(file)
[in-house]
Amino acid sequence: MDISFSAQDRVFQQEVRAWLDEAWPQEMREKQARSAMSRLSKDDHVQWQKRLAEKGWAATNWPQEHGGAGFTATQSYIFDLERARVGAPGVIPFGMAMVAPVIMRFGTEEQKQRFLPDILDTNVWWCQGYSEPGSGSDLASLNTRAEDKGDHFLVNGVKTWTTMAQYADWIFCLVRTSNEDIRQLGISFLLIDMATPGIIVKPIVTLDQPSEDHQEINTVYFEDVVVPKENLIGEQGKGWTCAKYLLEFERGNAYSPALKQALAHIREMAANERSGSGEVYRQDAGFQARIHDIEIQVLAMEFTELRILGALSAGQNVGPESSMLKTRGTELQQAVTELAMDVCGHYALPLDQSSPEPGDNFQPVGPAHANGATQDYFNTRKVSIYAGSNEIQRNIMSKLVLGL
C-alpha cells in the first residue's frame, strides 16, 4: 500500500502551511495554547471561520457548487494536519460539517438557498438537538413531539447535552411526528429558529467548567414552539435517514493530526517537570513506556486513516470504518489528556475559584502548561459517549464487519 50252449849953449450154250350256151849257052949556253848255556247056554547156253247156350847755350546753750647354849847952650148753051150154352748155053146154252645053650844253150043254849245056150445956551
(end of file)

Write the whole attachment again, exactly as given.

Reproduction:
[in-house]
Amino acid sequence: MDISFSAQDRVFQQEVRAWLDEAWPQEMREKQARSAMSRLSKDDHVQWQKRLAEKGWAATNWPQEHGGAGFTATQSYIFDLERARVGAPGVIPFGMAMVAPVIMRFGTEEQKQRFLPDILDTNVWWCQGYSEPGSGSDLASLNTRAEDKGDHFLVNGVKTWTTMAQYADWIFCLVRTSNEDIRQLGISFLLIDMATPGIIVKPIVTLDQPSEDHQEINTVYFEDVVVPKENLIGEQGKGWTCAKYLLEFERGNAYSPALKQALAHIREMAANERSGSGEVYRQDAGFQARIHDIEIQVLAMEFTELRILGALSAGQNVGPESSMLKTRGTELQQAVTELAMDVCGHYALPLDQSSPEPGDNFQPVGPAHANGATQDYFNTRKVSIYAGSNEIQRNIMSKLVLGL
C-alpha cells in the first residue's frame, strides 16, 4: 500500500502551511495554547471561520457548487494536519460539517438557498438537538413531539447535552411526528429558529467548567414552539435517514493530526517537570513506556486513516470504518489528556475559584502548561459517549464487519 50252449849953449450154250350256151849257052949556253848255556247056554547156253247156350847755350546753750647354849847952650148753051150154352748155053146154252645053650844253150043254849245056150445956551